GalaxyFlyer wrote:Clinton’s vote margin was essentially won in California. Does anyone seriously want California voters decideding the Presidency? It is a FEDERAL system where the STATES get to decide matters. Read up on history, please.
It's interesting that California has to stomach having its power reduced to a fraction of what it's supposed to wield (relative to Wyoming), yet other smaller states can be allowed to exert their will on California.
For example: in the electoral college, California is about 10 votes shy of what it should get, relative to Wyoming (i.e. Wyoming is overrepresented while California is underrepresented). It takes the combined electoral college votes of MT (3), WY (3), ND (3), SD (3), AK (3), ID (4), UT (6), NE (5), AR(6), KS (6), MS (6), and OK (7) to match CA's 55 votes. But that also brings about the next problem with a "federal system": CA, with a population of about 1.5 times the combined population of these 12 states (as of the 2010 census), gets only 2 Senators whereas these 12 states supply 24 Senators. So somehow, CA is not allowed to determine the president and its 39M residents are isolated to its border (you know, because it's best if some Americans are considered Californians first and foremost), but has to sit back and allow these 24 Senators (combined with other states' delegation) to determine what CA is allowed to do or not do in the guise of federal laws.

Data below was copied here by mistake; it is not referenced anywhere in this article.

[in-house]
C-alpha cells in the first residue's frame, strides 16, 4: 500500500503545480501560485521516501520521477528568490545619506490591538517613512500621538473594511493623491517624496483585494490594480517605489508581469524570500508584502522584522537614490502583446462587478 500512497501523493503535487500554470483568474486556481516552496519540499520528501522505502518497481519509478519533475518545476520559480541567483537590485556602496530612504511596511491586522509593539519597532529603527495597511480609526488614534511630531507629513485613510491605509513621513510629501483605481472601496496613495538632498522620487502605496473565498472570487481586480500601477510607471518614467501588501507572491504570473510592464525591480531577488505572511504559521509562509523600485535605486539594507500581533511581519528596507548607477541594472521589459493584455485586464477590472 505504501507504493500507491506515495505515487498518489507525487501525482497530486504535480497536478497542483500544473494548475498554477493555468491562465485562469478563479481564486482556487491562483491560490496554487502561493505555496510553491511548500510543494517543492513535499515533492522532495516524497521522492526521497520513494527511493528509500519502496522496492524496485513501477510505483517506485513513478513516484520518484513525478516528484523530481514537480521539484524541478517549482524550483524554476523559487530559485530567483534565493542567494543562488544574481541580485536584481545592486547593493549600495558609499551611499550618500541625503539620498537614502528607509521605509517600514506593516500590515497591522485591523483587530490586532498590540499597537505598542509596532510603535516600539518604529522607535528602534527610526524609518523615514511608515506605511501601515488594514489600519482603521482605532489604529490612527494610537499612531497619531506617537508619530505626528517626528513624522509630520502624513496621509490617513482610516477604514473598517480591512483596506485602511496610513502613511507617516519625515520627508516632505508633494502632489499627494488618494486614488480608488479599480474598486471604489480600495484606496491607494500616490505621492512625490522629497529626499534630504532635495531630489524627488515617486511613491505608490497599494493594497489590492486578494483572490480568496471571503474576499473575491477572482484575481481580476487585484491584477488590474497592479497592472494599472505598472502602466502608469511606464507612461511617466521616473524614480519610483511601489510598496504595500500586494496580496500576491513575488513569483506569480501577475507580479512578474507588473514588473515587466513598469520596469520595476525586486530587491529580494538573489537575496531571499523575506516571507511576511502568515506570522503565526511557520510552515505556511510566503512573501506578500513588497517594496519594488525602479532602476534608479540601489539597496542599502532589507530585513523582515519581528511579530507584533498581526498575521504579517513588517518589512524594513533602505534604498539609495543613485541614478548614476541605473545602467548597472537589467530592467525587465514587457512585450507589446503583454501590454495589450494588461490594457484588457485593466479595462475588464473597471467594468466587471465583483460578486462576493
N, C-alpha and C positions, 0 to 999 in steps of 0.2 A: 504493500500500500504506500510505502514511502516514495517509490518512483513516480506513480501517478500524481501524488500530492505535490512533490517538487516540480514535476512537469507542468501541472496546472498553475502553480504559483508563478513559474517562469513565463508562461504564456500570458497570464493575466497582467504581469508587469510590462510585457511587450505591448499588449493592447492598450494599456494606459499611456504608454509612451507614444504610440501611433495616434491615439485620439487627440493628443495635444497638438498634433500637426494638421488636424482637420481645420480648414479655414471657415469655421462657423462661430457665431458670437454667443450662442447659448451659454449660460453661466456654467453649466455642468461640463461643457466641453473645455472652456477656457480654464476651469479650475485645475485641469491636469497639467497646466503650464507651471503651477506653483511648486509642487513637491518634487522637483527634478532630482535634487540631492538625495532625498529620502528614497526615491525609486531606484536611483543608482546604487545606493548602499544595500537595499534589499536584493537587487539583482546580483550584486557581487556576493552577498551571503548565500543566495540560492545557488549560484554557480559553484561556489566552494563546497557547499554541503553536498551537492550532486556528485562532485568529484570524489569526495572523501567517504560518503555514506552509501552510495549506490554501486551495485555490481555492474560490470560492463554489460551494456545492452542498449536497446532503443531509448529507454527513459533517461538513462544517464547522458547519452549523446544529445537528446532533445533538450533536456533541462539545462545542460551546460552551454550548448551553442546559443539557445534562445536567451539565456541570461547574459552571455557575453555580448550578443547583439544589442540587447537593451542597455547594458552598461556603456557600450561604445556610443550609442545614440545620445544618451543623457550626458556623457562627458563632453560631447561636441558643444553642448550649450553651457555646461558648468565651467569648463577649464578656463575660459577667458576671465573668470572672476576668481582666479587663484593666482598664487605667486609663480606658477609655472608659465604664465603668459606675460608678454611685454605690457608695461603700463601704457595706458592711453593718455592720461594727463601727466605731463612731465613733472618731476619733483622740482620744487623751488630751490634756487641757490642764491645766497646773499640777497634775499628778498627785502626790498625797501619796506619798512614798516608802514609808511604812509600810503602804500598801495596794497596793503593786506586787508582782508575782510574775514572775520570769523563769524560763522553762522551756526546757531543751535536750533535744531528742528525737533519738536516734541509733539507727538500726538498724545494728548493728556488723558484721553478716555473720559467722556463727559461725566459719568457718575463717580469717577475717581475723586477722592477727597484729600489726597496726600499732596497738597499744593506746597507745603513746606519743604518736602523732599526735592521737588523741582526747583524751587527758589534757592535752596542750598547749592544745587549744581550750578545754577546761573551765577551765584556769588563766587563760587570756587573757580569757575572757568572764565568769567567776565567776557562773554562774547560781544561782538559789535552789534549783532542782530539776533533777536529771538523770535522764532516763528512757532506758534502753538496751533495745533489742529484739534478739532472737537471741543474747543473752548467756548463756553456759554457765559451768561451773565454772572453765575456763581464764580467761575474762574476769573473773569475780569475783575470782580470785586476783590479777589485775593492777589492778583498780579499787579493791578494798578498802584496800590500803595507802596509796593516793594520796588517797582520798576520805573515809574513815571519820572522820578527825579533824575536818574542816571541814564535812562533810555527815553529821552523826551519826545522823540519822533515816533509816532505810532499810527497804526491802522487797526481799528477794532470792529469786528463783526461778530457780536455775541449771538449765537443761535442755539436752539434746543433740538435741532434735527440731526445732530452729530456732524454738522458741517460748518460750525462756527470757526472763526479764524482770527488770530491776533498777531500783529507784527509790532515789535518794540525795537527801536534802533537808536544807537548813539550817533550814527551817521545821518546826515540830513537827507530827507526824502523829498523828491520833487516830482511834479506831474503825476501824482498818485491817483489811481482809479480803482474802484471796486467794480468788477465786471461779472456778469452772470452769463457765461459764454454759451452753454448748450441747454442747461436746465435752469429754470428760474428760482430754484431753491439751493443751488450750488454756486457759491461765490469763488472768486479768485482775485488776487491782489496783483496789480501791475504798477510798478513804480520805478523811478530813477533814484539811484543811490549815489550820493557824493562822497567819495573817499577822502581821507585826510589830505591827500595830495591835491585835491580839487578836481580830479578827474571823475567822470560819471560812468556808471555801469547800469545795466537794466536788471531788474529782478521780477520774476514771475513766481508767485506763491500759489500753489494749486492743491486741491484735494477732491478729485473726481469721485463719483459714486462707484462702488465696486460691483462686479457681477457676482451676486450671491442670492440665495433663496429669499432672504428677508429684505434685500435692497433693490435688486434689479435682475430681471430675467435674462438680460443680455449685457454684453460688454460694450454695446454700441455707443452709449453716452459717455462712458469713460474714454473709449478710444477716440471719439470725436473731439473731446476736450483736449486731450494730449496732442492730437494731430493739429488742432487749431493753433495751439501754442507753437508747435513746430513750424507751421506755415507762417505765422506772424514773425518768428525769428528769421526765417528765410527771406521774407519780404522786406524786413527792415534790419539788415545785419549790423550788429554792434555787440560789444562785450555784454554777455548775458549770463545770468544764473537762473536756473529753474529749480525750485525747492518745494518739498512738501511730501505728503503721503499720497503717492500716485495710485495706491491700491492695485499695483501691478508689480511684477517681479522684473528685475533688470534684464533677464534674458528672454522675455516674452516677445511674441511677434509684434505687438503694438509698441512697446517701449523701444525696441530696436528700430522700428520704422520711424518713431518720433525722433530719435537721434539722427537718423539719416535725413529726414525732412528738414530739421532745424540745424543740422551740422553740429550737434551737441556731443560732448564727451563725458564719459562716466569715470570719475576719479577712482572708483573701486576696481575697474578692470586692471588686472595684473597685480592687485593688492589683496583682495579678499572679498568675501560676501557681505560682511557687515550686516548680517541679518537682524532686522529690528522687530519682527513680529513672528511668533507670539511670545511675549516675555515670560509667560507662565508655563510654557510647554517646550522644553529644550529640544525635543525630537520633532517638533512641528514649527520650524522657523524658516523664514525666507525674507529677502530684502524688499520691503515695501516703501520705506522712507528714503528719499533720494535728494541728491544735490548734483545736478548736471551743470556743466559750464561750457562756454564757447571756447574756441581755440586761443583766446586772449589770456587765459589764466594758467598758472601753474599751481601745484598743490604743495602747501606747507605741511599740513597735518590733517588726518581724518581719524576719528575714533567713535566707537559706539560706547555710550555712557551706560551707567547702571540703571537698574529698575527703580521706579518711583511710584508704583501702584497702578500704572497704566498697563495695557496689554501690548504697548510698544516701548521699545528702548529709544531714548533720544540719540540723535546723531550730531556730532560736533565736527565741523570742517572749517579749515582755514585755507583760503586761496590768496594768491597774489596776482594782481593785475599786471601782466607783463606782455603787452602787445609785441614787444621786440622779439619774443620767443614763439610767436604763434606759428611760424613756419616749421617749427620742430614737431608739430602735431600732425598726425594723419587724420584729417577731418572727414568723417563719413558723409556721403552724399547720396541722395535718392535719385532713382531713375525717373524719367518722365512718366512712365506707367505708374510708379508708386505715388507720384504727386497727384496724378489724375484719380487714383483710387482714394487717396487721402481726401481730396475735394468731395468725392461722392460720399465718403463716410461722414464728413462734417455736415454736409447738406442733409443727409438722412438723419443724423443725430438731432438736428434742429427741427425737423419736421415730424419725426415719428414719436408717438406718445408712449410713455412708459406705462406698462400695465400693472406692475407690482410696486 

This also brings us to the next issue with the electoral college. It's a very unlikely scenario, but to say that the electoral college allows for states to decide is a bit ludicrous. Cram everyone into California, leaving every other state with just 1 resident and the electoral college says CA decides the election (388 EC votes for CA vs 150 for the remaining states and DC). Keep making populous states even more populous and eventually it will be the more populous states that will decide the elections. TX continues gaining seats at the expense of smaller states (AL and WV are poised to lose a seat each, which will likely go to TX). For the first time in history, two states will have at least 40 EC votes, and if FL continues gaining seats it may very well be the third state to reach that magic number within the century at the expense of other states.
It doesn't bode well if all of them begin leaning one way. Under the current allocation, you can win the election with the 11 most populous states: CA, TX, FL, NY, PA, IL, OH, GA, NC, MI, and NJ. The only safe red states here are TX and GA; the blue states are CA, NY, IL, NJ, and PA and MI (if we consider 2016 to be an anomaly rather than a realignment). That leaves FL, OH, and NC as swing states. TX and GA show signs of purple with each election and it's only a matter of time before they begin swinging; MI and PA also show signs of being slightly more purple than blue. OH is the only purple state whose swing status is starting to be questioned whereas NC and FL continue the purple.